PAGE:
WARNING: This blog entry was imported from my old blog on blogs.sun.com (which used different blogging software), so formatting and links may not be correct.
As you're probably well aware of, there were several important releases this week. First, NetBeans 5.5 was
released. This has been covered extensively by other Sun bloggers
so I won't repeat the highlights here - just check it out if you haven't already.
Second, a number of add-on packs for NetBeans 5.5 were released. A pack is a cluster of plugins.
One of these is the
Visual Web Pack, which basically bundles all the visual web page design functionality from Creator into NetBeans. With this, you can create pages Creator style alongside other NetBeans features, such as the profiler, or the UML tool, or the enterprise XML support.
There's another big reason why even Creator users should try the visual web pack (which is in technology preview state, not a final release like NetBeans 5.5.). It offers new support for Java 5 language features, as well as Java EE 5 support. I took it for a quick testspin and thought I would show it in action here.
If you download NetBeans 5.5, and then the Visual Web Pack installer, you can create Visual Web Projects. Unfortunately, out of the box, it will only offer to create J2EE 3 and J2EE 4 projects. The reason for this is that NetBeans is only bundled with the Tomcat web container, and Tomcat is not adequate for Java EE 5 projects. Thus, the trick is to also download a Java EE 5 capable app server such as Glassfish or its cousin, the Sun Application Server. Once you've done that, and you select it as the target in the new project dialog, you are able to create a Java EE 5 project. Hopefully we'll have everything ready as a single bundle so that out of the box, you're defaulting to Java EE 5 projects and Java 5 source. Here's the configuration portion of the New Project wizard (click Manage to register additional web servers).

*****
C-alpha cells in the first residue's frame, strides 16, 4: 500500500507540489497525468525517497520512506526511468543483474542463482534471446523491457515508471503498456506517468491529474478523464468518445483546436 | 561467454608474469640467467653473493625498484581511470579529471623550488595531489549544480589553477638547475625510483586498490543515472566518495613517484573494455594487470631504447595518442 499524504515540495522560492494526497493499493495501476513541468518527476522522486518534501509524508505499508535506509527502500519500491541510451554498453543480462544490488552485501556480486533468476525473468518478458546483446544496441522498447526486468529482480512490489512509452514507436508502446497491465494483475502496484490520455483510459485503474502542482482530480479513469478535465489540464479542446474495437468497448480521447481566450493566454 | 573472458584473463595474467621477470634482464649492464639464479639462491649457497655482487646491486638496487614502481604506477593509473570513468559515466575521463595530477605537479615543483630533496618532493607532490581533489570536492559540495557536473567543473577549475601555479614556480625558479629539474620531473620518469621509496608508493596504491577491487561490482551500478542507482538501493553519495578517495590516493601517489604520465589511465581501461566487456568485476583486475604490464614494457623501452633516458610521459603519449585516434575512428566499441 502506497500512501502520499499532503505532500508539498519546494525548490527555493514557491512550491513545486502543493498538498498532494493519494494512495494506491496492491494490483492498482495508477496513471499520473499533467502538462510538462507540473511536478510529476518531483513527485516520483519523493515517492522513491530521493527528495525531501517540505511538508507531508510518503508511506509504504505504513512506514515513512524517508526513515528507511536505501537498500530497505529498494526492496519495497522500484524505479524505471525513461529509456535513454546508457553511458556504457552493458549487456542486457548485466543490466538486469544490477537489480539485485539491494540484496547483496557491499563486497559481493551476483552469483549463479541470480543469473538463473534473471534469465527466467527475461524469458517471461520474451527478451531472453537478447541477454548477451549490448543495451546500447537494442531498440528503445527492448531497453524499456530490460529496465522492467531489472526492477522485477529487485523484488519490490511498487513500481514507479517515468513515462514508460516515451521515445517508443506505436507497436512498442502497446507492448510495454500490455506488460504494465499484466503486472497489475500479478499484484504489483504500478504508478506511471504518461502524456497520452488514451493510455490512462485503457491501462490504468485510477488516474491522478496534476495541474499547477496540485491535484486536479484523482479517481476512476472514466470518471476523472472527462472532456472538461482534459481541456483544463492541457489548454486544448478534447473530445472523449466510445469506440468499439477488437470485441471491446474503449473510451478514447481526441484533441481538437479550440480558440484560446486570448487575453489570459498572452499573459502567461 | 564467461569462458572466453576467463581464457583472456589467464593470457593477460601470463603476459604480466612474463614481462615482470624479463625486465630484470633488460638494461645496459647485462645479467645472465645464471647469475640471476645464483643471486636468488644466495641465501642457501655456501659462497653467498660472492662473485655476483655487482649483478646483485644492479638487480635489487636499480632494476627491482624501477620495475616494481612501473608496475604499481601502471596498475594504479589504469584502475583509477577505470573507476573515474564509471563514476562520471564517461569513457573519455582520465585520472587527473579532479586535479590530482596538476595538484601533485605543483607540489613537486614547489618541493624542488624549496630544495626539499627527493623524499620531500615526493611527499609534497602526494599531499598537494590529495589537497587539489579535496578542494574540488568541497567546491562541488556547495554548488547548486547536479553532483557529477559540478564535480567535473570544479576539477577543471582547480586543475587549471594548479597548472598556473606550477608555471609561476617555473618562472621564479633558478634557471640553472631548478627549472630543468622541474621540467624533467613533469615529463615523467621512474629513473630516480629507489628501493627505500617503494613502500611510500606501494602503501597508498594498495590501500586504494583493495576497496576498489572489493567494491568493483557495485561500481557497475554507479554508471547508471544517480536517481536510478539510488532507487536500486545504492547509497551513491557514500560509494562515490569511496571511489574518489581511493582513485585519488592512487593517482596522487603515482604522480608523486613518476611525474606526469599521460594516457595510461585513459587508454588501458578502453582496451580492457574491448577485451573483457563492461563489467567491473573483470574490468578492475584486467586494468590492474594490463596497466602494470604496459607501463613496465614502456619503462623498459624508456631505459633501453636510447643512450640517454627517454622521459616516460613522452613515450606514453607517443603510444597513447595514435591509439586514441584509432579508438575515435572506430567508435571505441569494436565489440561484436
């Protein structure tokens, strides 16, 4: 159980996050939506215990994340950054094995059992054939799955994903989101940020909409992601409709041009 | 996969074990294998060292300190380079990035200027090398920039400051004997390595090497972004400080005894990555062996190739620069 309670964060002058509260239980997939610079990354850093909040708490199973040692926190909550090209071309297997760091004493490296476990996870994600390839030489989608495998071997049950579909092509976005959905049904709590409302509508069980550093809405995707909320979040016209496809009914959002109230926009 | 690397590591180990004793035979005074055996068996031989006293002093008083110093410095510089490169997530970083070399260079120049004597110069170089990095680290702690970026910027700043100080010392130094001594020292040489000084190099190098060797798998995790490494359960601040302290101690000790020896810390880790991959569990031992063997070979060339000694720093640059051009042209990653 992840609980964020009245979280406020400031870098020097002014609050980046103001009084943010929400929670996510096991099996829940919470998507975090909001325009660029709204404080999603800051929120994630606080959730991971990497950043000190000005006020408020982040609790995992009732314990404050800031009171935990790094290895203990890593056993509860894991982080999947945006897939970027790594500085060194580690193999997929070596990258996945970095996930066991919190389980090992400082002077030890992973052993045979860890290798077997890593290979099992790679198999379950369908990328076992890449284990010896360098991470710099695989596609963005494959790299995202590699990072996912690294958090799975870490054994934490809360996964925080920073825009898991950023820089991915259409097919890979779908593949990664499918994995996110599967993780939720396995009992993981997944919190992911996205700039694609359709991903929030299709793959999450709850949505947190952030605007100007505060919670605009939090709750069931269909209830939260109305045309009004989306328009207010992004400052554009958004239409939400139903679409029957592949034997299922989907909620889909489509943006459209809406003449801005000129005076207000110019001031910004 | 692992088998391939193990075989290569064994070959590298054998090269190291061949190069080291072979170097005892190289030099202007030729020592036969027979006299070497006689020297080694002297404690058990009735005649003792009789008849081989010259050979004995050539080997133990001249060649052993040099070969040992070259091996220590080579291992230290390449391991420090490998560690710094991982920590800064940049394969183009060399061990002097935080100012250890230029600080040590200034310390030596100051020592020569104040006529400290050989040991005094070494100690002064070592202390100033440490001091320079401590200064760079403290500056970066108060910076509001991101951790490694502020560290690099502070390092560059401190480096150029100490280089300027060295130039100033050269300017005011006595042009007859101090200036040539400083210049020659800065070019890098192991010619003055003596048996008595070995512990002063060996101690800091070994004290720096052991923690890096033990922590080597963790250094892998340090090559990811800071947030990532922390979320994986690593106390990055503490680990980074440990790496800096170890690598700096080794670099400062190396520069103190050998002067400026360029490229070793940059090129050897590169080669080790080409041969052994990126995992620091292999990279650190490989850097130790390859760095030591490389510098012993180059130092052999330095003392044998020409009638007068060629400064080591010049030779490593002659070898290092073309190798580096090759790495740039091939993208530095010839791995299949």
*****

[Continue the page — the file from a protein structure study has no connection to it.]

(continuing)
Let's create a simple web app which utilizes Java 5 features. It will be a simple page which lets you provide the name of a Java class, and then the methods (possibly generic) of the class are displayed. Here's what the web app looks like in the designer:
Here's the button click event handler:
Note that we simply use the
error method to log messages for the page; these are all displayed in the group message component. This is a very simple way to log messages for ourself during debugging. You should always have a Message Group component, on every single page of your application, during development. This will make it immediately obvious if you have validation errors or other problems that might otherwise silently occur and leave you scratching your head.
When we run and try it with some sample data, here's the result which shows Java 5 language features in action:
The next step is to play with Java EE 5 features mixed with JSF. That will have to wait for another day; I've gotta get back to my day job, which I'll blog about soon.